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By now, you've figured out how you're supposed to use LinkedIn, but there are so many options these days (test scores? Really?), it's hard to know what to put on your profile. And who keeps "endorsing" you for things, anyway?
In order to keep your profile tidy, ethical, and professional, we've got some tips on what to do (and not do) on LinkedIn.
Where's Your Photo?
The default blue silhouette says, "I signed up for LinkedIn a long time ago and haven't done anything about it." Having a photo shows that you're at least a little serious about using LinkedIn as a networking vehicle.
It also makes you more personable and lets people see what you look like. Yes, people will judge you based on your photo, hopefully not in illegal or immoral ways, but to gauge whether you're a professional. A recycled Facebook photo of you on Spring Break six years ago isn't going to impress anyone, especially not potential employers. Stick to something plain, like your firm's headshot or a semi-professional picture of you in business attire (no selfies!).
LinkedIn's little secret is that, like FarmVille, it rewards you for coming back. LinkedIn notifies your network -- and others -- when you update your profile, and these updates shoot to the top of others' news feeds. Keep yourself on other people's radars by making changes, even if all you do is post news or blog items on your profile. Oh, and by the way, keep your profile current! Whenever you get a promotion, update your profile to reflect it.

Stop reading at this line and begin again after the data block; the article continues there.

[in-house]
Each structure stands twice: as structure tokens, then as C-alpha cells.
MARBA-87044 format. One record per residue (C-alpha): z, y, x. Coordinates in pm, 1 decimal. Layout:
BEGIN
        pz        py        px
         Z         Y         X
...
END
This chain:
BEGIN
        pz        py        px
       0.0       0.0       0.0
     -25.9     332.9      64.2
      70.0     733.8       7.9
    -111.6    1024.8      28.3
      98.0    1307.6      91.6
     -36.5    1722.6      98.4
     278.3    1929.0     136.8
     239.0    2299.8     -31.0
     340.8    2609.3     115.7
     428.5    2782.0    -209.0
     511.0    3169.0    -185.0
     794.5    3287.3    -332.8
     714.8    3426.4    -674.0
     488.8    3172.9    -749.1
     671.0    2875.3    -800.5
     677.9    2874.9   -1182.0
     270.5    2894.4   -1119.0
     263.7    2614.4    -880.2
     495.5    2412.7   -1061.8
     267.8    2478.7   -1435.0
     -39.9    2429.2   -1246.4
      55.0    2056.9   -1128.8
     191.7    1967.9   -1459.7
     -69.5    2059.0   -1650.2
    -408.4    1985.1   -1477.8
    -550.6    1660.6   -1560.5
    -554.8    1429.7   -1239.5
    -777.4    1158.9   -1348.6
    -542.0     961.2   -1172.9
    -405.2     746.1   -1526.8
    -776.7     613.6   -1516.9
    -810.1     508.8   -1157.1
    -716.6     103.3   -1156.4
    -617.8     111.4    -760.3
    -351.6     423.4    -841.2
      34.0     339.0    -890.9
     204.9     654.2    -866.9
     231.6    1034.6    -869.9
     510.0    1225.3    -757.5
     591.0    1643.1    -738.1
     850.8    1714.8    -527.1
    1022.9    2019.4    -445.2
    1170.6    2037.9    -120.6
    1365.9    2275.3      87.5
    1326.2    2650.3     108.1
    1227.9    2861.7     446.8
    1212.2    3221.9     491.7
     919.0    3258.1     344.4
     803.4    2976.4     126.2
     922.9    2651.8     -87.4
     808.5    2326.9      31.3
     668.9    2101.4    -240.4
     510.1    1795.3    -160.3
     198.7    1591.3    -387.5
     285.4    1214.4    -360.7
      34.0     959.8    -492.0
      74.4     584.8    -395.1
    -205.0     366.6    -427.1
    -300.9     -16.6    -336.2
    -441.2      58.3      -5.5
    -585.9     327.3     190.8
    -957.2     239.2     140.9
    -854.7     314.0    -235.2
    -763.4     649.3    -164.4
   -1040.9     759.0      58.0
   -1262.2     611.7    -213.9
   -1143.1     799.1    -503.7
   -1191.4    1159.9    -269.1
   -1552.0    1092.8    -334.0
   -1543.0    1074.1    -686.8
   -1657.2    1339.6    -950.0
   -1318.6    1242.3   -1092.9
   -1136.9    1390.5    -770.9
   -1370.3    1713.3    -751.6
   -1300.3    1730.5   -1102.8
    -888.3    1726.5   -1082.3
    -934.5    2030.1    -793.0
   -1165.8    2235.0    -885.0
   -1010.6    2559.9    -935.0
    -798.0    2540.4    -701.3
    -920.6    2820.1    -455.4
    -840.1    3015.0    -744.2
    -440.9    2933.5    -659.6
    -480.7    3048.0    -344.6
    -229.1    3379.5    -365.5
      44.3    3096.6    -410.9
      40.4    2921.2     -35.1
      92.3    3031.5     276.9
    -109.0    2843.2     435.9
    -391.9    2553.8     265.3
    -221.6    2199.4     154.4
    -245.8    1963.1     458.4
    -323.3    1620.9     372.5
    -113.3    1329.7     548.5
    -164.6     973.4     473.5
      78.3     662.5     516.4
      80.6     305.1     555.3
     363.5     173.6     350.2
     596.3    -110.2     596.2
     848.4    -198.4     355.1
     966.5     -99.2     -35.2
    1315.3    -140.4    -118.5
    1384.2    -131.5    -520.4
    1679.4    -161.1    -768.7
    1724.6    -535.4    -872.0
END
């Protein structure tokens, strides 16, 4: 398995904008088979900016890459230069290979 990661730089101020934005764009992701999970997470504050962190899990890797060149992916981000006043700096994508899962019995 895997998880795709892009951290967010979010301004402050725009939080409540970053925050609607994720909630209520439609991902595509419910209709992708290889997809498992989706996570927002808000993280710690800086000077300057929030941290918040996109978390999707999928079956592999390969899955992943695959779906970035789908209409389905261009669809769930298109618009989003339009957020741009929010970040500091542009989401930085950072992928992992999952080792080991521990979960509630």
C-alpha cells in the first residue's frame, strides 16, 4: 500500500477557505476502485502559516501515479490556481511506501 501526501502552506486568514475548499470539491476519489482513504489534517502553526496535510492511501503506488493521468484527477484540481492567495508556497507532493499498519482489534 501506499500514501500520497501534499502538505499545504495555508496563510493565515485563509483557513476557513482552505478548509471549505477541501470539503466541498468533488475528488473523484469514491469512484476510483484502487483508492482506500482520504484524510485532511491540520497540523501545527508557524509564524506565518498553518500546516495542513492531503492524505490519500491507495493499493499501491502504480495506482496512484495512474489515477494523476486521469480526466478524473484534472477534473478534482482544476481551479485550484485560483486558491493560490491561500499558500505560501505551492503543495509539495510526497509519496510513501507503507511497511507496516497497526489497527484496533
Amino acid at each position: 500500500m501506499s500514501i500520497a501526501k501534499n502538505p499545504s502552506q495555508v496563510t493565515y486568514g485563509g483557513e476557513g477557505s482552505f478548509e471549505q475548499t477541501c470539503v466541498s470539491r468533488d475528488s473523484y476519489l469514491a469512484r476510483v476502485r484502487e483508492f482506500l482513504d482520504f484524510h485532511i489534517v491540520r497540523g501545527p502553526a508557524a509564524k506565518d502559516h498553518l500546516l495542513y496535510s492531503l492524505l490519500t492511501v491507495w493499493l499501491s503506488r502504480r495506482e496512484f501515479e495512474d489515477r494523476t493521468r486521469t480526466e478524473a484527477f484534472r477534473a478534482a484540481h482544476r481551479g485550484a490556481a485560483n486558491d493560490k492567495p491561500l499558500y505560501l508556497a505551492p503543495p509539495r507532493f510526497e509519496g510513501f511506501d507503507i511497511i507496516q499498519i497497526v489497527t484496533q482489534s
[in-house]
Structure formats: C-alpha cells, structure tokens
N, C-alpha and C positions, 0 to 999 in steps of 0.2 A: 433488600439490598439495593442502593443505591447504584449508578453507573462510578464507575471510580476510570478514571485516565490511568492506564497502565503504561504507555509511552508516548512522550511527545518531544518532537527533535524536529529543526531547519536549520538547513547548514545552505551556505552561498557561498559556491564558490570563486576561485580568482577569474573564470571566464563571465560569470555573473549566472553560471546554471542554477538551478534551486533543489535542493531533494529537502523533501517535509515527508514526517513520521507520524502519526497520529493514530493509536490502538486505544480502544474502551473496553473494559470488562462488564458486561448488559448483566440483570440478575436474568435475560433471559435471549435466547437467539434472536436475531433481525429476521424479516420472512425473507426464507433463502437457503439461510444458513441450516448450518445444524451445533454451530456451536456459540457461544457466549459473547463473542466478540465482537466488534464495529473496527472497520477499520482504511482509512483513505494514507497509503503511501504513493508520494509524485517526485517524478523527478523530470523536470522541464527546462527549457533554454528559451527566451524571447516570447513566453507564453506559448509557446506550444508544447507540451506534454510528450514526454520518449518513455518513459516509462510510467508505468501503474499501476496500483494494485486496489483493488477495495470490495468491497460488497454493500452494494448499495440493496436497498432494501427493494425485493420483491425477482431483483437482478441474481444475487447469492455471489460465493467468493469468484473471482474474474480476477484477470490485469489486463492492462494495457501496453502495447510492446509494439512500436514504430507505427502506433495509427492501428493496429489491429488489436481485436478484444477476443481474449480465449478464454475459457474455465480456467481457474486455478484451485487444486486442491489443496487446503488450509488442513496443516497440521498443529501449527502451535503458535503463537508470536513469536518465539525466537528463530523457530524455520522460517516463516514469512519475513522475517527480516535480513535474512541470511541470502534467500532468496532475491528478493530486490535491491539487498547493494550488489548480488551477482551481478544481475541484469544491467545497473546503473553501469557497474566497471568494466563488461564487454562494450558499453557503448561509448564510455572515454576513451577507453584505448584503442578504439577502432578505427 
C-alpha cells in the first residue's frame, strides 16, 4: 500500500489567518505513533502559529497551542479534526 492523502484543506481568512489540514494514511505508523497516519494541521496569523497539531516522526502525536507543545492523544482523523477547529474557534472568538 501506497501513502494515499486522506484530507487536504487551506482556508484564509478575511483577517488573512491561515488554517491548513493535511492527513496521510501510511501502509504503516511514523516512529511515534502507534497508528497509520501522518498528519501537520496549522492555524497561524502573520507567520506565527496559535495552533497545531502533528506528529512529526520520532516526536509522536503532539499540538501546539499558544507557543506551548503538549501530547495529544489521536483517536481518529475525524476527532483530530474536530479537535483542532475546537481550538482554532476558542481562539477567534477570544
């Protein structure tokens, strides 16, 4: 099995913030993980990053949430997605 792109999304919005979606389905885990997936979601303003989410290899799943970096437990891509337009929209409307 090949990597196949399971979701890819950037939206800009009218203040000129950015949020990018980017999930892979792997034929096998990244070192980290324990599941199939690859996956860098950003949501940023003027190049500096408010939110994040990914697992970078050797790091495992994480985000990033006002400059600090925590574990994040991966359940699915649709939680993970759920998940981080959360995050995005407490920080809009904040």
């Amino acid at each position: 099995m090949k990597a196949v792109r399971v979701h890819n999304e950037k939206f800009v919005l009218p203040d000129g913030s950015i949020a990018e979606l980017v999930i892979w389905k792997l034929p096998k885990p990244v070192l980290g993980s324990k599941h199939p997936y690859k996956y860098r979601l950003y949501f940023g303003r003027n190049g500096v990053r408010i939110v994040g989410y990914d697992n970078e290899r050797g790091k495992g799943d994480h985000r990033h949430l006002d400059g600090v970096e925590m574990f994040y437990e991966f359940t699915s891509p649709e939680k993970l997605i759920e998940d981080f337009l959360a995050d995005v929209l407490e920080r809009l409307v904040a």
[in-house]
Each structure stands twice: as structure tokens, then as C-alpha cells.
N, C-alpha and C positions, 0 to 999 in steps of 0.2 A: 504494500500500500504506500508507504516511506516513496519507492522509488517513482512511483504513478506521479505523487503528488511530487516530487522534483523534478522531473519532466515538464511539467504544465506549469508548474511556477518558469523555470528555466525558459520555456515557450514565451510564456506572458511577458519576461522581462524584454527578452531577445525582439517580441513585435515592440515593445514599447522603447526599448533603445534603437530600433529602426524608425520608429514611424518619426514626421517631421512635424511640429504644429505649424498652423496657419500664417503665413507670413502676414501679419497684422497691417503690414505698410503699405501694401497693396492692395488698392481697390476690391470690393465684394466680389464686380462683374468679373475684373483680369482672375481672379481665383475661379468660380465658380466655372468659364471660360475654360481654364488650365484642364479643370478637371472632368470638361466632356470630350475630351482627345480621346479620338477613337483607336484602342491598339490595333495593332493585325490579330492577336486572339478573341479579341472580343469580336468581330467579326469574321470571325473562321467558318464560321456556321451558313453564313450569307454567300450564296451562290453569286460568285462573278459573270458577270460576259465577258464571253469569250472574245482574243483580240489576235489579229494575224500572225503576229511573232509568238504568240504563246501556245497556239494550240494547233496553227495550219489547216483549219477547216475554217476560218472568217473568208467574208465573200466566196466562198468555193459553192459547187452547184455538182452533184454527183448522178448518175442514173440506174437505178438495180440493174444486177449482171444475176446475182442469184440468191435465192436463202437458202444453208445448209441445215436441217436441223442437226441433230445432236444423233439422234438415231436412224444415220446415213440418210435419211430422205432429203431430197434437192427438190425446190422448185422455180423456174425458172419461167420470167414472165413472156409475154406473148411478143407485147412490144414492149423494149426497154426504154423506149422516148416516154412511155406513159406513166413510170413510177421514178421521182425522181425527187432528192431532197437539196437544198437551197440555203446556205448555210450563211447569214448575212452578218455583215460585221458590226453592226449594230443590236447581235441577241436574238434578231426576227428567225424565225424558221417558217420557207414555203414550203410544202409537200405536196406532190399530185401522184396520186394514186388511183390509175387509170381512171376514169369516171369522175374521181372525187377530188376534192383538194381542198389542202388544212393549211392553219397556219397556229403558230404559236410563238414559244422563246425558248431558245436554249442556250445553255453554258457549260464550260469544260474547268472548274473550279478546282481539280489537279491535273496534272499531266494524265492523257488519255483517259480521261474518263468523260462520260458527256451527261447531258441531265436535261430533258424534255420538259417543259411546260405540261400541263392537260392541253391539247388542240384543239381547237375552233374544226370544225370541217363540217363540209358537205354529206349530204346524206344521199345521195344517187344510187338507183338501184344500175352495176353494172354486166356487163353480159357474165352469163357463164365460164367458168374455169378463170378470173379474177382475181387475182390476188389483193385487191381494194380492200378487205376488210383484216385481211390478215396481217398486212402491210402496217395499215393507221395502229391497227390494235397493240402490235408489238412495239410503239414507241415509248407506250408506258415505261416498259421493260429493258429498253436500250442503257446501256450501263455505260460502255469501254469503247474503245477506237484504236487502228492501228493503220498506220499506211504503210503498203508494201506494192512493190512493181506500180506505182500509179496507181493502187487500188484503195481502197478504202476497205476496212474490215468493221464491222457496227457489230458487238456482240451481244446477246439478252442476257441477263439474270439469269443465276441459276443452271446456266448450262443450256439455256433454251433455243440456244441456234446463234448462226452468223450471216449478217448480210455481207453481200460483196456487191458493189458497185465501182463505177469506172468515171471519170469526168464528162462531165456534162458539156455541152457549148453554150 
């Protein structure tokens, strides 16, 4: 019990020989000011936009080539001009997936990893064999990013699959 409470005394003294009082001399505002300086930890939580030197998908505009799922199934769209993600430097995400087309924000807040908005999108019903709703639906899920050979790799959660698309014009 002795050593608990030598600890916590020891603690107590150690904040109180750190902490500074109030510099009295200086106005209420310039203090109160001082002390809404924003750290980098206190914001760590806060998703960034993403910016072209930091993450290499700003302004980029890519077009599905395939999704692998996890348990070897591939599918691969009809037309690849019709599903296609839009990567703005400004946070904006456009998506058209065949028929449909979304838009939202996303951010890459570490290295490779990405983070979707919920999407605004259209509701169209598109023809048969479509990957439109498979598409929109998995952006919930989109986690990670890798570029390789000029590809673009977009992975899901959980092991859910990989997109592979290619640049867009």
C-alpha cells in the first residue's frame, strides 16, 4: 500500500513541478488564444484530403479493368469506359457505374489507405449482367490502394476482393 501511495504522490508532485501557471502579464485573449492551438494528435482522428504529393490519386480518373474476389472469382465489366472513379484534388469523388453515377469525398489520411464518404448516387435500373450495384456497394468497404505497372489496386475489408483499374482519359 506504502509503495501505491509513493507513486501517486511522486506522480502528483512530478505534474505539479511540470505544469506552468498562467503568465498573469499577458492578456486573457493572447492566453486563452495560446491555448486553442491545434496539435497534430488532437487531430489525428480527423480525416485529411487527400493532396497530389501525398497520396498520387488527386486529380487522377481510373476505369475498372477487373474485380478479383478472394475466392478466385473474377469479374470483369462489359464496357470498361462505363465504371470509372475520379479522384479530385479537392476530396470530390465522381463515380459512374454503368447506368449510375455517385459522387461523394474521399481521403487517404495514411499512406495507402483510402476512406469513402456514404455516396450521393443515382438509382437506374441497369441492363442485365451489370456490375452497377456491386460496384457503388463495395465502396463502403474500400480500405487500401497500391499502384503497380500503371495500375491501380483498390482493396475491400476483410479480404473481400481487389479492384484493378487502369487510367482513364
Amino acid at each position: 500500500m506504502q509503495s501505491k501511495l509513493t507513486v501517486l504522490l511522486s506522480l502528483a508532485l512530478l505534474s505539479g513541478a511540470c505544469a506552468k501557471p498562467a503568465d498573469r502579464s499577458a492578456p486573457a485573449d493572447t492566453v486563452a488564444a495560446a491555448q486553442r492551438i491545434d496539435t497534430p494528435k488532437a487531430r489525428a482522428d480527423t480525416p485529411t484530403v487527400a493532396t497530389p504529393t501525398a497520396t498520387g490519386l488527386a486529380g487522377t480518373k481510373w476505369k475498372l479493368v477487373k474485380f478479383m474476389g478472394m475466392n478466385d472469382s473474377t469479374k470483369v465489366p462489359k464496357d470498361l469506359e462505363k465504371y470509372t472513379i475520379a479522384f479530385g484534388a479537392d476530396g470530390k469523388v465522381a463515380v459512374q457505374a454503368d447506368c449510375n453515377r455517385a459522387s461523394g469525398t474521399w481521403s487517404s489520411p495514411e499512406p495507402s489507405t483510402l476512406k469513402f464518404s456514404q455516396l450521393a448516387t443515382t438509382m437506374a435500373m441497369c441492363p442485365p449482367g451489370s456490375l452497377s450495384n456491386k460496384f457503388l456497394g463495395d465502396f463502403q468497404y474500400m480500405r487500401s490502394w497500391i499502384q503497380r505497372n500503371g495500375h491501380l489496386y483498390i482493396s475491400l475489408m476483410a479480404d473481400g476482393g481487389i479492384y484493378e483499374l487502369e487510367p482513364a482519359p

Part of This Complete Profile
Don't leave whole sections of your profile blank. Fill in everything -- education, experiences, awards, everything. LinkedIn is supposed to be a one-stop shop for getting to know you professionally, so if there's a major project you were involved in, put that in your profile. Anything you wrote (like your law review note) that's accessible from the Web should be listed and linked.
Use discretion, though. LinkedIn sometimes gets a little "Fatal Attraction," demanding to know what classes you took and what grades you got. If it's something an employer wouldn't care about, then you can leave it blank.
The 'Objective' Is Back
That's right, says Forbes: "Once upon a time, people were encouraged to write about their careers in an 'objective' summary on a resume. That has gone out of fashion ... but not on LinkedIn."
The "summary" section is your opportunity to write a (short!) essay about who you are and what you want out of your next job. This is where you get to give people an idea of who you are, so use this space wisely. Be upbeat! Be informative! Don't act like a salesperson; this isn't "Glengarry Glenn Ross."
Meeting with a lawyer can help you understand your options and how to best protect your rights. Visit our attorney directory to find a lawyer near you who can help.